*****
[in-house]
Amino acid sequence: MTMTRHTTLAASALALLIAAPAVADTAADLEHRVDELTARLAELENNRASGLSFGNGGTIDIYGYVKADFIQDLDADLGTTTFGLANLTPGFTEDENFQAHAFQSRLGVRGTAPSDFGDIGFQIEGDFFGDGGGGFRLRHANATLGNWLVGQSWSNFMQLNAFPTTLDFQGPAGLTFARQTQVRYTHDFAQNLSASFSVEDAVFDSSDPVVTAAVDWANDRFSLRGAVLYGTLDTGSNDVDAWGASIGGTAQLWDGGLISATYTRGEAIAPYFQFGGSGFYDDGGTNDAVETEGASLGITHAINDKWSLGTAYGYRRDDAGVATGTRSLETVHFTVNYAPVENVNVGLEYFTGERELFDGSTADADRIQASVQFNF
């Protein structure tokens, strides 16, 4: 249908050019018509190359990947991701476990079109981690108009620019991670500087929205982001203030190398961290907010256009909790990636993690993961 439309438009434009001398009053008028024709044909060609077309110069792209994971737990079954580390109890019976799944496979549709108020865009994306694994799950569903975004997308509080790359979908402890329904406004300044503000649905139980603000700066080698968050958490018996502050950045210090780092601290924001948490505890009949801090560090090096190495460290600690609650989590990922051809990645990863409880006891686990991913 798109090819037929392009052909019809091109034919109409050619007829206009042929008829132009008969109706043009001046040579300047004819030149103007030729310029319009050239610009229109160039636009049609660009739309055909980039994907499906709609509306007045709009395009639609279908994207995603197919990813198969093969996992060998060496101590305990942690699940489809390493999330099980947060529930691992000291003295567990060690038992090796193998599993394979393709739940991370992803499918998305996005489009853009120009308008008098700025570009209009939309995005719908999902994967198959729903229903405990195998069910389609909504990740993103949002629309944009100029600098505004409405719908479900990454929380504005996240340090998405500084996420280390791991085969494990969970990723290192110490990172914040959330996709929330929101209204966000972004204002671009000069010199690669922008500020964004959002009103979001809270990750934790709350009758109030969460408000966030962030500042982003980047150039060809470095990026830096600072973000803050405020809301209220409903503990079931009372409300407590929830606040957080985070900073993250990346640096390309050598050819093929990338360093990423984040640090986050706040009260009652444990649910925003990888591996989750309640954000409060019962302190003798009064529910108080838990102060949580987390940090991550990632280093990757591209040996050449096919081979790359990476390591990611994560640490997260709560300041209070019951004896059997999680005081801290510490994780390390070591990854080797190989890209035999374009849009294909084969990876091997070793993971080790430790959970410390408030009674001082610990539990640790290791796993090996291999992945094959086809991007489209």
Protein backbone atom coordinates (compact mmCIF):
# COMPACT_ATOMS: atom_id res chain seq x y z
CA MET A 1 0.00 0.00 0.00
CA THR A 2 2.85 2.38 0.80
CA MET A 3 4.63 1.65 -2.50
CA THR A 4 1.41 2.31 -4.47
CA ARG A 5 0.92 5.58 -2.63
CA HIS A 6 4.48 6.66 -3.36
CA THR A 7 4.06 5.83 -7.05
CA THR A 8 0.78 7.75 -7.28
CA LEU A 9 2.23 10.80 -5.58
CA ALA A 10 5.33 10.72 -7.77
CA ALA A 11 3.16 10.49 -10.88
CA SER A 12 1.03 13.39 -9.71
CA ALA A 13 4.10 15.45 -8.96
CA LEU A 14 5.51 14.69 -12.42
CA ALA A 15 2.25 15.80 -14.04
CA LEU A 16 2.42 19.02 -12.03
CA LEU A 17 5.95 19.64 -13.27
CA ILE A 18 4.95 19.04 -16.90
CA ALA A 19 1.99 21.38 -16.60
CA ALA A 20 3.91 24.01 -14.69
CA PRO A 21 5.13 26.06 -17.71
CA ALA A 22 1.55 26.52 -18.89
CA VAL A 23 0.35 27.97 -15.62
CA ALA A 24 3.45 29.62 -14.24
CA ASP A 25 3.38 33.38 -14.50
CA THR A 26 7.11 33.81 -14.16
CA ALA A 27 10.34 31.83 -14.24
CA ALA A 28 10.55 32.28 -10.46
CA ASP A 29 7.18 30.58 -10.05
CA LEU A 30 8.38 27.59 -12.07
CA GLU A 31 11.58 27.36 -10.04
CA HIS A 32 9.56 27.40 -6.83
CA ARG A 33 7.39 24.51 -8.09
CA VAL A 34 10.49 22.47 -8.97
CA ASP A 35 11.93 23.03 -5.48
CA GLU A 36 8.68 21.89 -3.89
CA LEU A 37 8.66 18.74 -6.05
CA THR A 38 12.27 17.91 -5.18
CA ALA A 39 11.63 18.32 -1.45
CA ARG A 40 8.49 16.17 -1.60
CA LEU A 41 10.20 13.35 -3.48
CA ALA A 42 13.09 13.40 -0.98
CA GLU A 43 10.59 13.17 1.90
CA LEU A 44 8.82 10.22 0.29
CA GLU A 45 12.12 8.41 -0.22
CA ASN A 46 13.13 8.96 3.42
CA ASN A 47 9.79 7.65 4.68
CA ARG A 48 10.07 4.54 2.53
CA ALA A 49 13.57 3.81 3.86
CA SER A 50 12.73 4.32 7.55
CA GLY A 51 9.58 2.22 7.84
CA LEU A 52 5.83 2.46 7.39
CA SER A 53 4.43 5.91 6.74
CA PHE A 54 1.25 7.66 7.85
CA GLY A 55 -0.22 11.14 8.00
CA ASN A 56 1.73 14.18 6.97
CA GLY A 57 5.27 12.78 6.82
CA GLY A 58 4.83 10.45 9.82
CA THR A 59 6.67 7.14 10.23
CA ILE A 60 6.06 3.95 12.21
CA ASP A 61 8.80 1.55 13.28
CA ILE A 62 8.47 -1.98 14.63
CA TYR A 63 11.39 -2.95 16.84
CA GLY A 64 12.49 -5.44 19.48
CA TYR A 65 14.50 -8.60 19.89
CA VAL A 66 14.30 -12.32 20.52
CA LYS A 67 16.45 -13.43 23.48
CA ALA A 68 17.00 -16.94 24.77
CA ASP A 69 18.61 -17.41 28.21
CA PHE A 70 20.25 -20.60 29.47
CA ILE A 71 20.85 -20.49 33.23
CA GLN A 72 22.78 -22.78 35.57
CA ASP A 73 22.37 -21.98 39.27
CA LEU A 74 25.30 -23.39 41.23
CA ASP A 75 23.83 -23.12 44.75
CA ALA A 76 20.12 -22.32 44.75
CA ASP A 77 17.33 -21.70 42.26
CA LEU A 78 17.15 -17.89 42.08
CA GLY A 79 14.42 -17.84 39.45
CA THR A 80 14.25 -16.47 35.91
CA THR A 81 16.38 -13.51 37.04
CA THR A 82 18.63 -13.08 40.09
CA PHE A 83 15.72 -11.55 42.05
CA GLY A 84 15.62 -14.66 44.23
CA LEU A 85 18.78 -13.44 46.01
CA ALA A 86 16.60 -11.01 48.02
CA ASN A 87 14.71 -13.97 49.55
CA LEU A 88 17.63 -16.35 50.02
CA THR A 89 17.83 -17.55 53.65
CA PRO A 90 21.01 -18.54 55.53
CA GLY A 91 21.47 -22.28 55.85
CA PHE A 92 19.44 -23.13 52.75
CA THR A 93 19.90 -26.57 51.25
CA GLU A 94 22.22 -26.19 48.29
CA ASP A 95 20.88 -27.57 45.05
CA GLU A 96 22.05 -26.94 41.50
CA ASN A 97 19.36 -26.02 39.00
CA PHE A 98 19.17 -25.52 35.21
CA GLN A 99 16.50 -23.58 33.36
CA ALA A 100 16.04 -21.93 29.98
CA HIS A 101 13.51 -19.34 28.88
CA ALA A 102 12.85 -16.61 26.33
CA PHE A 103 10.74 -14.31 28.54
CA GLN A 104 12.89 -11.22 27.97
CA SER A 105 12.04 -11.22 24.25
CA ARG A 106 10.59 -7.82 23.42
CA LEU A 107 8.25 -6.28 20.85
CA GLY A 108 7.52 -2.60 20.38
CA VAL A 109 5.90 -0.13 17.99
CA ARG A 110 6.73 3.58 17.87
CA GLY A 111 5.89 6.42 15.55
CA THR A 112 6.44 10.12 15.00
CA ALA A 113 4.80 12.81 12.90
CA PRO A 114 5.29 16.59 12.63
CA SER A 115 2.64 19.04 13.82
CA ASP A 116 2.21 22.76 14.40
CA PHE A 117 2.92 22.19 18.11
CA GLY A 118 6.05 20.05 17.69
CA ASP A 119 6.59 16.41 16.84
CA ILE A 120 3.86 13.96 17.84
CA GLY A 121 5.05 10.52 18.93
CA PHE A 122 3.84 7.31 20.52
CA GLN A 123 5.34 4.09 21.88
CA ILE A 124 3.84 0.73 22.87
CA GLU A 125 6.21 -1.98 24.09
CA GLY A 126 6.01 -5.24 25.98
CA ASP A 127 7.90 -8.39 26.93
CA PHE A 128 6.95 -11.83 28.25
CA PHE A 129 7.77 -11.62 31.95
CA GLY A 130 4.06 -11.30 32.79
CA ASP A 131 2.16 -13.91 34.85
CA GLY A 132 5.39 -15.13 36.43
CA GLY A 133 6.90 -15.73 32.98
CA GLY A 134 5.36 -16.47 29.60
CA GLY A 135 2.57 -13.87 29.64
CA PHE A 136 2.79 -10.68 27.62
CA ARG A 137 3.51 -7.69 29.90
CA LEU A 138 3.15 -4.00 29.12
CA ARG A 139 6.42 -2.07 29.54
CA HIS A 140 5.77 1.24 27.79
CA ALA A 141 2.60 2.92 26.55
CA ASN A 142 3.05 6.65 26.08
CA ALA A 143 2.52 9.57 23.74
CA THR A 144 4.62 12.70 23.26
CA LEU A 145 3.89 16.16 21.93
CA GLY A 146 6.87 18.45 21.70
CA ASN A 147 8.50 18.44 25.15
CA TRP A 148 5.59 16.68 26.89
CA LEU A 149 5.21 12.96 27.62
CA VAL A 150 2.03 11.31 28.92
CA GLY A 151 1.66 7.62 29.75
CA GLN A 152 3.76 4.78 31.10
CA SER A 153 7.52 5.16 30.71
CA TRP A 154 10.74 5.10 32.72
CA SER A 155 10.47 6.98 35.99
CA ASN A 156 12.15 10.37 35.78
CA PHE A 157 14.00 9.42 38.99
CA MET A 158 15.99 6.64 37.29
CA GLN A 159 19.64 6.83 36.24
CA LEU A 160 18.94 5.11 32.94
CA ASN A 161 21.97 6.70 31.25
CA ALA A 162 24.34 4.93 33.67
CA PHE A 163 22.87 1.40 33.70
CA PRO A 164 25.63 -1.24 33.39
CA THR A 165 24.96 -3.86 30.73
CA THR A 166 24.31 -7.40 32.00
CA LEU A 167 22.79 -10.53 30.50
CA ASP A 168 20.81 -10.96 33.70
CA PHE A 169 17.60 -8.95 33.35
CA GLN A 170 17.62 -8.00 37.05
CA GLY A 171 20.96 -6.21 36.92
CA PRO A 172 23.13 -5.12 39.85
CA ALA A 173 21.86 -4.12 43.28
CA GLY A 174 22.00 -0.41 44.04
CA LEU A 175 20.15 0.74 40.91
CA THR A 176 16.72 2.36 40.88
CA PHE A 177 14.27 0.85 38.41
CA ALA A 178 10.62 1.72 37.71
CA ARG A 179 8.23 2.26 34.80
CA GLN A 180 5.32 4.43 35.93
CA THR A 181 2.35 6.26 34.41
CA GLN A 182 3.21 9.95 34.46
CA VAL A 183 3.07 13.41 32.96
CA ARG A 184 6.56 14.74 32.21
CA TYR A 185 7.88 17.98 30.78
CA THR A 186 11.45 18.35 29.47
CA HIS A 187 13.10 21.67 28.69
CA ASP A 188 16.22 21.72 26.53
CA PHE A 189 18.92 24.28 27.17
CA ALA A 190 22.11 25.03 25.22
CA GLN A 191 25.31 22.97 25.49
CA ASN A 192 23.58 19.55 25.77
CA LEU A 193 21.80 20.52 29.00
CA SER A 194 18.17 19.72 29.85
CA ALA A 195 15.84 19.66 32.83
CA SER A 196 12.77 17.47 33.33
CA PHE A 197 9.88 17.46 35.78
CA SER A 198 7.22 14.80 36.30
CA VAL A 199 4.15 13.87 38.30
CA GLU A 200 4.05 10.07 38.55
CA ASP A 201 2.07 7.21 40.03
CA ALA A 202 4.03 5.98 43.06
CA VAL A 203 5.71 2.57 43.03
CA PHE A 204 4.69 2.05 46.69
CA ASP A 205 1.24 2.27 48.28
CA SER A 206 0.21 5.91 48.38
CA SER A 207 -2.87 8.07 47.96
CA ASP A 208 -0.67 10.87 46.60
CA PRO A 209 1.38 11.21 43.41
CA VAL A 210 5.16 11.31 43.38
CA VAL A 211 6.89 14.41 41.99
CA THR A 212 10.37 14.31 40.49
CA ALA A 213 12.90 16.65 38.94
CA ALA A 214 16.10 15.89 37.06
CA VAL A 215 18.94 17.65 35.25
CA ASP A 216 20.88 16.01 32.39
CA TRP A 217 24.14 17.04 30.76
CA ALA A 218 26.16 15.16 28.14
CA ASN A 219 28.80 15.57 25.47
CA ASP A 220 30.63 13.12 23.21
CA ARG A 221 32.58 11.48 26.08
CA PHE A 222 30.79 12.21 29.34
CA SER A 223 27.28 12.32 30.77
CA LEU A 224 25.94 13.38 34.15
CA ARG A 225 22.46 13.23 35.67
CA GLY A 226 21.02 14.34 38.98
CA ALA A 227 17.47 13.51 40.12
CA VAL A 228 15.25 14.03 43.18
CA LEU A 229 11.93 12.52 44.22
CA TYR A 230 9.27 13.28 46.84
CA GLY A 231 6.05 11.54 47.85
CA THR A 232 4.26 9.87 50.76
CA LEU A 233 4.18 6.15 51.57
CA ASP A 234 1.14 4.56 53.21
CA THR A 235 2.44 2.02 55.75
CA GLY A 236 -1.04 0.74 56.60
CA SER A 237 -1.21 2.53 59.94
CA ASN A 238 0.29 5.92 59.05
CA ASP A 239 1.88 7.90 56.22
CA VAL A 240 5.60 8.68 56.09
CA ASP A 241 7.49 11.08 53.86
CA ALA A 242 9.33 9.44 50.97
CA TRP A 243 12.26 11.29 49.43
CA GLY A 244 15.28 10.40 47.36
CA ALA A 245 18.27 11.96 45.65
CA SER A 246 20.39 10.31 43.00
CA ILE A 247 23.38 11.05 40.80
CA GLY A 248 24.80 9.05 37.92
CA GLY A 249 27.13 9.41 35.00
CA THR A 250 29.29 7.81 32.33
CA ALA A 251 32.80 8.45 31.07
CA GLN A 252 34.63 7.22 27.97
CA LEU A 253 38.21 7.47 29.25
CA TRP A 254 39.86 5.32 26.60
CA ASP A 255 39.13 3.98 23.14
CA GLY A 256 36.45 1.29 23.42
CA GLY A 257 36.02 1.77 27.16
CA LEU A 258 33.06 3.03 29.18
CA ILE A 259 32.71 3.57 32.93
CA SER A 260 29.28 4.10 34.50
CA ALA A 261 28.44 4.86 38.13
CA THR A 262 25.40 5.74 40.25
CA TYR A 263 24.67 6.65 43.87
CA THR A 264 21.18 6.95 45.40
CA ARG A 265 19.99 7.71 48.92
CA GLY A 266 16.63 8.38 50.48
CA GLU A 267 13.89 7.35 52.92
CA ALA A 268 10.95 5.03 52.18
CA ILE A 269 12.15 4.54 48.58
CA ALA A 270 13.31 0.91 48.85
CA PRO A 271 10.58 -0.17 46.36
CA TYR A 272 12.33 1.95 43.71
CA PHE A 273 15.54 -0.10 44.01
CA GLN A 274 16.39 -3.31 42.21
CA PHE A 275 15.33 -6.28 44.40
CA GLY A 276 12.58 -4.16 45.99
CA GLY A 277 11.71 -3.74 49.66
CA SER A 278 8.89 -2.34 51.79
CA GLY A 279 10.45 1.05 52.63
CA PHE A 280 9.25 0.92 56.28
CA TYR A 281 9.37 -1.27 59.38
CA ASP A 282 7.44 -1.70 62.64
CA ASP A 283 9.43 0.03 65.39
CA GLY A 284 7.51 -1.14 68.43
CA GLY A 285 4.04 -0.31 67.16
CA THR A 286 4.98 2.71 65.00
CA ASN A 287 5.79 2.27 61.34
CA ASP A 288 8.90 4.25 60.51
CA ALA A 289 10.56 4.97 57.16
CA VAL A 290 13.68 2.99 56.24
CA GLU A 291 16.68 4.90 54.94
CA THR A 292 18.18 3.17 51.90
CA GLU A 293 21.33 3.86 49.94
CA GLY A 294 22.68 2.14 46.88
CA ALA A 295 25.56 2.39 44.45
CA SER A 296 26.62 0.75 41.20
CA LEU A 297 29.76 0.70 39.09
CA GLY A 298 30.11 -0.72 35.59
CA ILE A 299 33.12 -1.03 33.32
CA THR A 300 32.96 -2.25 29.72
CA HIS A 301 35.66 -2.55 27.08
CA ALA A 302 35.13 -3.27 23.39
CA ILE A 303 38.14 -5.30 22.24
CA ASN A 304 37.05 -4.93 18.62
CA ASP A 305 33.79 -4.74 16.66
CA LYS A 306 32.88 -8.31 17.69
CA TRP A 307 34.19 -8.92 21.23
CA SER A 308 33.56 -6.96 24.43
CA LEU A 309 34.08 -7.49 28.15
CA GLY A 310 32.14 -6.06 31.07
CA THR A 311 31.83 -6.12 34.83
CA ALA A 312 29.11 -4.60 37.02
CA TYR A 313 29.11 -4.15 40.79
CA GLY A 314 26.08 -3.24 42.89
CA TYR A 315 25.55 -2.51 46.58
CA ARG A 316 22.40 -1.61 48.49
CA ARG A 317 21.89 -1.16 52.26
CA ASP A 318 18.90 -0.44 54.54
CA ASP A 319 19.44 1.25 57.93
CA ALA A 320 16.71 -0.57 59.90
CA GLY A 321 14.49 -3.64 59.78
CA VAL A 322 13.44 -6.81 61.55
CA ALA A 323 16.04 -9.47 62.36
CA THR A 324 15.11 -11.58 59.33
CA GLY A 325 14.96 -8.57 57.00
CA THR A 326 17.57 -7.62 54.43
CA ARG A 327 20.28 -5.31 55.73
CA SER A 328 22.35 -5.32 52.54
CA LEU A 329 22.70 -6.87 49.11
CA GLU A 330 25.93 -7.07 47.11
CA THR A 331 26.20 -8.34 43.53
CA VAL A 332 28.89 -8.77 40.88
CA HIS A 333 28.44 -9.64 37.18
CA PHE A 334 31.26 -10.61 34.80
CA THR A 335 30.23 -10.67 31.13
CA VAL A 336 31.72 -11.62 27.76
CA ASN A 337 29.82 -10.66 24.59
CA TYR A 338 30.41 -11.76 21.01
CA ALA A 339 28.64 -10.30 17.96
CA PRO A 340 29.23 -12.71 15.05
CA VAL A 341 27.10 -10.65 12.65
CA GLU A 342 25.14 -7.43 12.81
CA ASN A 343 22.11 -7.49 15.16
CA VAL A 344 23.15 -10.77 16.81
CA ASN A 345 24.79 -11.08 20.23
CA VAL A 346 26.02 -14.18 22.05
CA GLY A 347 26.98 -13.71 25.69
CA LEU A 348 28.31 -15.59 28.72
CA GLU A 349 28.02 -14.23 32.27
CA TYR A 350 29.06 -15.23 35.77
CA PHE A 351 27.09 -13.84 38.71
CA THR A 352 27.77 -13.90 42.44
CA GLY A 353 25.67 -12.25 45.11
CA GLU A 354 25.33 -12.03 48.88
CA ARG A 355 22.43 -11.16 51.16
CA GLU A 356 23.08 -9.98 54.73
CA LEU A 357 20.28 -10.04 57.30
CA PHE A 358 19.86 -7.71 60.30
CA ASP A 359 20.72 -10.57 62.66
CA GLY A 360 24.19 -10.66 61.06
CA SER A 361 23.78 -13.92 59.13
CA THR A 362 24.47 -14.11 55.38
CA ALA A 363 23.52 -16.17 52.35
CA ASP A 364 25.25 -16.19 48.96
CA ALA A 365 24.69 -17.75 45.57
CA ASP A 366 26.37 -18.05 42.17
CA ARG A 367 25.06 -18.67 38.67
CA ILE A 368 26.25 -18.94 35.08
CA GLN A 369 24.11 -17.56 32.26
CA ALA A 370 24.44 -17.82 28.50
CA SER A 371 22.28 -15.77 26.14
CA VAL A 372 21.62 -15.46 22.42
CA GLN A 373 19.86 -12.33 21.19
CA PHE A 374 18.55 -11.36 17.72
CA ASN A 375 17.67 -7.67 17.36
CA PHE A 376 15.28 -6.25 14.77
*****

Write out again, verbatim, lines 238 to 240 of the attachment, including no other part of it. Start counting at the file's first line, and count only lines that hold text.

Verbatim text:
CA LEU A 233 4.18 6.15 51.57
CA ASP A 234 1.14 4.56 53.21
CA THR A 235 2.44 2.02 55.75